Focus: Gough’s Cave and Sun Hole Cave human stable isotope values indicate a high animal protein diet in the British Upper Palaeolithic. Long-chain n-3 polyunsaturated fatty acids in plasma in British meat-eating, vegetarian, and vegan men.

Platelet phospholipid fatty acid composition and function in vegans compared with age- and sex-matched omnivore controls. Trace element status in healthy subjects switching from a mixed to a lactovegetarian diet for 12 mo. Dietary intake of vitamin B6 and concentration of vitamin B6 in blood samples of German vegans. His research emphasis over the past 20 years has focused upon the evolutionary and anthropological basis for diet, health and well being in modern humans. Therefore, the movement includes plenty of vegetables, acknowledging the reality that we have a rainbow of tasty veggies, and we should enjoy them.
Broccoli, lettuce, and kale—even in modern form—more closely mimic the macronutrient content of the kind of vegetables our ancient ancestors encountered in the wild. The agricultural revolution changed our genes significantly (see, among many other books on the subject, The 10,000-Year Explosion).
We all know in principle that vegetarians do not eat meat, poultry or fish – this is the first and foremost characteristic of vegetarian diets. Rather, this inquiry is politically charged involving charismatic individuals and well known scientists promoting a vegetarian viewpoint that is frequently at odds with the best science. Now let’s let the data speak for itself and get into the science of vegetarian diets and health. Key’s study, “There were no significant differences between vegetarians and non-vegetarians in mortality from cerebrovascular disease, stomach cancer, colorectal cancer, lung cancer, breast cancer, prostate cancer or all other causes combined. Consequently, every person on the planet who consumed a strict lifelong vegan diet before B12’s discovery in 1948 would have been deficient in this critical nutrient. While corn, wheat, and soy existed in Paleolithic times, only with the advent of agriculture have these seeds been specifically engineered into their current high-starch, high-calorie and low-nutrient form.
By work better, I mean on a ketogenic diet you can expect to benefit from things like this: your heart will pump more strongly, your lungs will keep carbon dioxide under better control, your brain is less likely to suffer inflammation that triggers things like migraines and seizures, and your mitochondria can keep their free-radicals under control, which helps to prevent cancer. Step three: Now tell me how you feel about making room in your diet for these more nutrient dense seeds by taking away those seeds that we call grains, which are mostly carb-delivery systems. There’s also some posts on carbs and thyroid health, and on zero-carb diets (with green vegetables) and the possible dangers. Kurt Harris and Paul Jaminet, however, are lean more towards starch intake and smaller quantities of vegetables. If we are to buy into vegetarianism, then the system, evolution via natural selection, which shaped our present genome necessarily had to be conditioned over eons by a plant based, vegetarian diet. I have underlined and bolded the last words of this sentence to emphasize the fact that vegetarians do not fair any better than their hamburger eating counterparts when death rates for all causes are considered. Accordingly, any behavior that favored all plant diets would have been quickly weeded out by natural selection because of our genetic requirement for vitamin B12. Cordain’s scientific publications have examined the nutritional characteristics of worldwide hunter-gatherer diets as well as the nutrient composition of wild plant and animal foods consumed by foraging humans. And so there’s no reason not to enjoy a healthy Paleo-friendly appetizer or desert as a breakfast or lunch.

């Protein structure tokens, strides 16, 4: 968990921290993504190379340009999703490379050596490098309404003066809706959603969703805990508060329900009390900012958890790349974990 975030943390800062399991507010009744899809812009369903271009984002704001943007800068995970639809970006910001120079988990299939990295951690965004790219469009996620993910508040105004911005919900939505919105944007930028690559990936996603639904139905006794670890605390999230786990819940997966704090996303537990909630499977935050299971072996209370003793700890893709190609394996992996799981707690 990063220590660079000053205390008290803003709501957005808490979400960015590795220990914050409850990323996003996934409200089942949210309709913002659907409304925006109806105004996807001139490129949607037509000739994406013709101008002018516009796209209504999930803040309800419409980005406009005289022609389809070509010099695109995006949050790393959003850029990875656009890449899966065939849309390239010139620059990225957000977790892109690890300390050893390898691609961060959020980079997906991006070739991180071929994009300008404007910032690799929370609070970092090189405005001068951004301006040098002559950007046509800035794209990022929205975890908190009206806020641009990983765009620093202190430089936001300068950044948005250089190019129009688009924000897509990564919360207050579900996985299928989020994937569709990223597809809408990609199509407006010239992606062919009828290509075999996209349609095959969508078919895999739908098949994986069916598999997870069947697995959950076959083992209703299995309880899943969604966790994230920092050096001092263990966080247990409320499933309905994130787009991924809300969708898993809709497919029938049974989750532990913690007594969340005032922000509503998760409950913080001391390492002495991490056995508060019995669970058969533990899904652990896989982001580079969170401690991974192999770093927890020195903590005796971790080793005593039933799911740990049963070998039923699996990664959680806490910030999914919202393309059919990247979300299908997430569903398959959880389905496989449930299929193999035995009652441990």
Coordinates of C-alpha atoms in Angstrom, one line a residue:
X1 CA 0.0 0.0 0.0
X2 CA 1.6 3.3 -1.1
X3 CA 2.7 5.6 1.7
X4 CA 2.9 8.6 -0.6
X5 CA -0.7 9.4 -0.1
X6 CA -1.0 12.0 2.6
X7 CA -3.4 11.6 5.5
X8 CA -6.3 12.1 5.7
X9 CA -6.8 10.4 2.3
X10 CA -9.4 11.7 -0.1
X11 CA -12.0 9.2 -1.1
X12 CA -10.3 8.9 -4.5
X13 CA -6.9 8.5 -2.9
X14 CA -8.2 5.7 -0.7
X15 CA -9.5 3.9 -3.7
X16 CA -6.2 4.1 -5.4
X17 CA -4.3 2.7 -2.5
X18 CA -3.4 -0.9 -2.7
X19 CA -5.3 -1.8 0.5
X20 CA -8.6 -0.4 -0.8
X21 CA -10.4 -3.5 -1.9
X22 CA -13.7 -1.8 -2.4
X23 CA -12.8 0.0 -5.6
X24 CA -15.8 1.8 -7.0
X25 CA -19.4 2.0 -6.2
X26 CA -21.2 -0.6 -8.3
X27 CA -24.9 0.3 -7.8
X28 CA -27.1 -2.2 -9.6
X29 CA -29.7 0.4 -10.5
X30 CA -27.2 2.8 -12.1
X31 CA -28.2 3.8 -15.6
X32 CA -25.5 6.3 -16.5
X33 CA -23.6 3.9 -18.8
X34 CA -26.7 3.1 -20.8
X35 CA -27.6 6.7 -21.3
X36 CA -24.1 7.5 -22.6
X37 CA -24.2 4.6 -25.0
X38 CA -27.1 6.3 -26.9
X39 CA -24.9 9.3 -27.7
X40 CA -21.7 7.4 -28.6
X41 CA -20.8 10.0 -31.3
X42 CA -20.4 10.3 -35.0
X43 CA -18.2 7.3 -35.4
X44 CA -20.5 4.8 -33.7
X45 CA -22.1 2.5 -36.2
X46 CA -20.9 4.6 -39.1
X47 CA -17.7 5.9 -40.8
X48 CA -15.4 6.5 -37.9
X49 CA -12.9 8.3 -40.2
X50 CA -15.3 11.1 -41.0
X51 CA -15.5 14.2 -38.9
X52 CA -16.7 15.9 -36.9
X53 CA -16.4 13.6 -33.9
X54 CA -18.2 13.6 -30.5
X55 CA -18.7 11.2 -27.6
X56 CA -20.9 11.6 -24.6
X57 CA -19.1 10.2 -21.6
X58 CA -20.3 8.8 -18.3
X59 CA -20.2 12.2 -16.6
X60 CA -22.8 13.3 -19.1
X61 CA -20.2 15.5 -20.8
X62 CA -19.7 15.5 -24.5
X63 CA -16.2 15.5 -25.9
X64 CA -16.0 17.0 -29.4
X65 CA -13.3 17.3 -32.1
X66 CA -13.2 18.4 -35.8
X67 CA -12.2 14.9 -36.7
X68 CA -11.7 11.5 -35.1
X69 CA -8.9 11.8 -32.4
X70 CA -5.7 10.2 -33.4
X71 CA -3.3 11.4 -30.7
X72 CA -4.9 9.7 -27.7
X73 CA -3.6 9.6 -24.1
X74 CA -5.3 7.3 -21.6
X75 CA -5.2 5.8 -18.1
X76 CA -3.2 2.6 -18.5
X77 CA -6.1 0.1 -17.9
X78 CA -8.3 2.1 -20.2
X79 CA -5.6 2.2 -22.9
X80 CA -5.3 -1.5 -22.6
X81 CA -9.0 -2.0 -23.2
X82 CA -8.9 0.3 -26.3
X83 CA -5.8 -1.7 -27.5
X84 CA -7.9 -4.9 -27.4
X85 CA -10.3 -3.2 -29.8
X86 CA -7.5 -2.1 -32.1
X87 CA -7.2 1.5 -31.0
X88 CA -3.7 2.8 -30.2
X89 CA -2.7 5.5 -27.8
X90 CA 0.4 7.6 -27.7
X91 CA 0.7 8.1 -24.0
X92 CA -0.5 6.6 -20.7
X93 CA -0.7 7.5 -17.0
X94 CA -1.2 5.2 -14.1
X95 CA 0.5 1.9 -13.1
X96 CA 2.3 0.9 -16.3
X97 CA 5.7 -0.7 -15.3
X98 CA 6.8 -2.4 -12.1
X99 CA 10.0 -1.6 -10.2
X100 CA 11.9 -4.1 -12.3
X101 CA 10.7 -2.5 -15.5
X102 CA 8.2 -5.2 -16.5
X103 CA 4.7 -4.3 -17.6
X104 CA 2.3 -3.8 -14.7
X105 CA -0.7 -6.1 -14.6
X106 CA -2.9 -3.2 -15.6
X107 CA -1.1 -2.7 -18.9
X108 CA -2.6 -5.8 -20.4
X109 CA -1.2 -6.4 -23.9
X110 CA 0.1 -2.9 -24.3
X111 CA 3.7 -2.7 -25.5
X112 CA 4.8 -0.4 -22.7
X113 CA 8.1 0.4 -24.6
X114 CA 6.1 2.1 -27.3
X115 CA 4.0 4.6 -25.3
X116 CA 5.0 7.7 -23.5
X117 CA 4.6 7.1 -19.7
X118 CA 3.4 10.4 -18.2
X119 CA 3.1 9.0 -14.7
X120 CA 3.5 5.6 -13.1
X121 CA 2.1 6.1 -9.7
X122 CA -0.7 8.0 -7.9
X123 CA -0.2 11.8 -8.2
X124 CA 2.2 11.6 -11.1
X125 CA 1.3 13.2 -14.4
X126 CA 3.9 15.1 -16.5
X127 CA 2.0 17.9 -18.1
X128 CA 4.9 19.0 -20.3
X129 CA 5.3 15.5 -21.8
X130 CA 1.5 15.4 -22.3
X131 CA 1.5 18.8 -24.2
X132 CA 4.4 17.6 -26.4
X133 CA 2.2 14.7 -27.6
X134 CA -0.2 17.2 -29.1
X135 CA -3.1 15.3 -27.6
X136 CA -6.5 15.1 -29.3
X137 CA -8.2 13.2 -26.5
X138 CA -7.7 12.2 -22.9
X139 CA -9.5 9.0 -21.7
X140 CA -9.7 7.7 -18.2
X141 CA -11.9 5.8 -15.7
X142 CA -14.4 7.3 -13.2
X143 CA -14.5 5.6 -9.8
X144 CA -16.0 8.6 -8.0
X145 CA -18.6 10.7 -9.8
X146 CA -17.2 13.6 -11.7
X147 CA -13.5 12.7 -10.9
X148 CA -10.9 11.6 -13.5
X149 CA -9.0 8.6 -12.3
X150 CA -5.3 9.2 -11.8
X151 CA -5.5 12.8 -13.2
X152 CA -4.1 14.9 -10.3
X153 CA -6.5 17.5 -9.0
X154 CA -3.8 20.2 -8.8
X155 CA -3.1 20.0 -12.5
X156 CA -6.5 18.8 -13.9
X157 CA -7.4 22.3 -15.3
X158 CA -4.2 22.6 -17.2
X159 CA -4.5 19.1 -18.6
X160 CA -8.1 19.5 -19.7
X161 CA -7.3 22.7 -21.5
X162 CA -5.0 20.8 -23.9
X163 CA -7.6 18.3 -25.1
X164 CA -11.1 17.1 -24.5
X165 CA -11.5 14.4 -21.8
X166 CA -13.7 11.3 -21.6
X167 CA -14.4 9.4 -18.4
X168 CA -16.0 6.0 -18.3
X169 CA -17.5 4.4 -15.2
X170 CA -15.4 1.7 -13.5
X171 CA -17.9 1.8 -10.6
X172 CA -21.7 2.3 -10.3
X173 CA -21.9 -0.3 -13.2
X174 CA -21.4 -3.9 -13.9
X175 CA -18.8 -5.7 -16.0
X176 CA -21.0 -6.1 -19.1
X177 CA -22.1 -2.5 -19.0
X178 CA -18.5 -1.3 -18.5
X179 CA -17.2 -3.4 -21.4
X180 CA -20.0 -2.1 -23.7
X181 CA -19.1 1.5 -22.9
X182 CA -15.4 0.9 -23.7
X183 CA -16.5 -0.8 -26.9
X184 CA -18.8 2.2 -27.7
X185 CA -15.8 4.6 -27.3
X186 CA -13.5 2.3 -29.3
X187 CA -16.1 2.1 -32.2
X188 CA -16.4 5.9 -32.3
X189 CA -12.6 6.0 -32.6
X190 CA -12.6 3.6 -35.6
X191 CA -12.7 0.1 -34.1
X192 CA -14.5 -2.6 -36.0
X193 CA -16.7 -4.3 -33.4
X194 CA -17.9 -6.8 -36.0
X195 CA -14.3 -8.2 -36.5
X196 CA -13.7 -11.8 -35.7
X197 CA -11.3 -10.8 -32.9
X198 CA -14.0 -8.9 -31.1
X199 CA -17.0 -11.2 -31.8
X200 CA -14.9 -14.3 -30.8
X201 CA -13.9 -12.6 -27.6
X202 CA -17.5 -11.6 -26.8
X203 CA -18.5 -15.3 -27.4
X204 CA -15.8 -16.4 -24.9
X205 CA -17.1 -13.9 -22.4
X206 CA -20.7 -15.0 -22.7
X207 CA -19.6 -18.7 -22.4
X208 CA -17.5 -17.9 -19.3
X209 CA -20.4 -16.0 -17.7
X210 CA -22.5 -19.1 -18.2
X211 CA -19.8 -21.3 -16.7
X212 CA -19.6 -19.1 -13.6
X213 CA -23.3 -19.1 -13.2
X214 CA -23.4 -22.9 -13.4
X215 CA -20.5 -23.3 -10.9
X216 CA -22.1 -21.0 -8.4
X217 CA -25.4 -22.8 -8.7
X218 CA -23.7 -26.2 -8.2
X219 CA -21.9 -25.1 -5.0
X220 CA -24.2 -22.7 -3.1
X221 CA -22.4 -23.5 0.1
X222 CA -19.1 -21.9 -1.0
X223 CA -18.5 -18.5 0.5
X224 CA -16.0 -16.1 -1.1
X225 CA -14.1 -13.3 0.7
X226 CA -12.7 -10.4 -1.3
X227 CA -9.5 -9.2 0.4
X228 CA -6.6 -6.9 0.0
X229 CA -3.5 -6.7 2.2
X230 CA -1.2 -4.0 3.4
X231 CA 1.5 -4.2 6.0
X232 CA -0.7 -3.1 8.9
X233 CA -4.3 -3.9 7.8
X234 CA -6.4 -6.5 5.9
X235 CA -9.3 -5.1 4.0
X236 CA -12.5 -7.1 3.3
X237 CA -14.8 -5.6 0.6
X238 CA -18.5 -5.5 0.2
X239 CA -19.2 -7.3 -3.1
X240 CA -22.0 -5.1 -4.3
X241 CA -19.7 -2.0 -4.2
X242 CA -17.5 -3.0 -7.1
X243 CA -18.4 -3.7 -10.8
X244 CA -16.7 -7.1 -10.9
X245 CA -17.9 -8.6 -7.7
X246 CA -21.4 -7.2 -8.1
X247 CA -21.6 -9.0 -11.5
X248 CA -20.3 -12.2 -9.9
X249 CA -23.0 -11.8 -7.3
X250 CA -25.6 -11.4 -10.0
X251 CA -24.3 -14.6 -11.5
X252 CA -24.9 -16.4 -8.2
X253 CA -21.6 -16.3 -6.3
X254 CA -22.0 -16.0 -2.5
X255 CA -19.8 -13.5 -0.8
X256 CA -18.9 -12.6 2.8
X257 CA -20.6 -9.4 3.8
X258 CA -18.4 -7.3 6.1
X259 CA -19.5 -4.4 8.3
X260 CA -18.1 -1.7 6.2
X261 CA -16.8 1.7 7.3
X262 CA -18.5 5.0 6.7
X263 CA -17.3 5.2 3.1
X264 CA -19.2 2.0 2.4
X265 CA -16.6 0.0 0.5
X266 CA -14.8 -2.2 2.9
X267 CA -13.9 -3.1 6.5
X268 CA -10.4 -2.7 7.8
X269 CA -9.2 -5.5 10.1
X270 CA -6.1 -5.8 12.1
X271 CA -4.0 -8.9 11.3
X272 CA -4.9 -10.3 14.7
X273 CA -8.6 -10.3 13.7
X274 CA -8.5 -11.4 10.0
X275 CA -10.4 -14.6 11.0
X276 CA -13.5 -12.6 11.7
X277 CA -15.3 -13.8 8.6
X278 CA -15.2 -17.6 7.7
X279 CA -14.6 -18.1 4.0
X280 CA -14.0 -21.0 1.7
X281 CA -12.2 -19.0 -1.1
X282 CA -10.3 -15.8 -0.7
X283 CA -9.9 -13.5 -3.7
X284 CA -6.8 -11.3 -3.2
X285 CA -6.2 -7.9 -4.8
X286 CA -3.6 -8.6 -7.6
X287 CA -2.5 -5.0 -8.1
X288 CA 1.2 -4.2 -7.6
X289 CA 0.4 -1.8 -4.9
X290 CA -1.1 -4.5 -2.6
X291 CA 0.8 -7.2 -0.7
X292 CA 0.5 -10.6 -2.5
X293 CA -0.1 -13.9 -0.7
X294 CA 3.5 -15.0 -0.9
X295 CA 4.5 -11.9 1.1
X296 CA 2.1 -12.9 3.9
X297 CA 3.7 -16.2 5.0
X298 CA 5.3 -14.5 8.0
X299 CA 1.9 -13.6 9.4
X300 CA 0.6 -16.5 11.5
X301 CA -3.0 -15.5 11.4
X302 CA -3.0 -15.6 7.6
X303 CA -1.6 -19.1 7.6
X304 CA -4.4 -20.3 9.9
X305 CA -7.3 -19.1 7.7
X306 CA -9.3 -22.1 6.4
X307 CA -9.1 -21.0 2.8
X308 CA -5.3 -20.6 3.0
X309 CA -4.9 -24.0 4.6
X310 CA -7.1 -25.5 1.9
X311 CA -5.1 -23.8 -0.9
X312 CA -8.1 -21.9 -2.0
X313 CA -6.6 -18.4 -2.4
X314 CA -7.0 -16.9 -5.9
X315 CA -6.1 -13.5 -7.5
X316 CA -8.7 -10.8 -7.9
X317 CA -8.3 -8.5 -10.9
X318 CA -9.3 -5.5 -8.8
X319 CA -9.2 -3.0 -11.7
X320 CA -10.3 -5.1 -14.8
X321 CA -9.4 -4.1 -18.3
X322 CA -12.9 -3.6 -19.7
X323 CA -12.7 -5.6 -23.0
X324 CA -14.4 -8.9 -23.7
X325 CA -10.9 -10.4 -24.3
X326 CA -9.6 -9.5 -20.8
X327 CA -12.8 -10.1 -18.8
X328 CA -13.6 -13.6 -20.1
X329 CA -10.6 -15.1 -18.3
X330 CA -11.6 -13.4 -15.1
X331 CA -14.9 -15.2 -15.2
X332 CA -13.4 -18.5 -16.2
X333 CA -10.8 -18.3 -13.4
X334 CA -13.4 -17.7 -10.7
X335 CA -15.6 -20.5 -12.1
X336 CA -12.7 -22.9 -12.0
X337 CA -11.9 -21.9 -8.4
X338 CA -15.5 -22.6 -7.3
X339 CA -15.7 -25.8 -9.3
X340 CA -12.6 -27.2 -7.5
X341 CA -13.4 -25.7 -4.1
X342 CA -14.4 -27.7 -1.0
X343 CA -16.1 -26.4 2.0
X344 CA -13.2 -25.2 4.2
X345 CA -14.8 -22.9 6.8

The Paleo movement changes and adapts to new information because science changes and adapts to new information. Otherwise, there is no rationale alternative hypothesis to explain why humans would “prosper and thrive” on vegetarian diets. Unlike modern day vegetarians, hunter-gatherers couldn’t simply pop a vitamin pill to make up for nutritional shortcomings in their diets.
He is the world’s leading expert on Paleolithic diets and has lectured extensively on the Paleolithic nutrition worldwide. The study also indicated that over half (53%) of current vegetarians ate their plant based diet to improve overall health.
Cordain is the author of six popular bestselling books including The Real Paleo Diet Cookbook, The Paleo Diet, The Paleo Answer, and The Paleo Diet Cookbook, summarizing his research findings.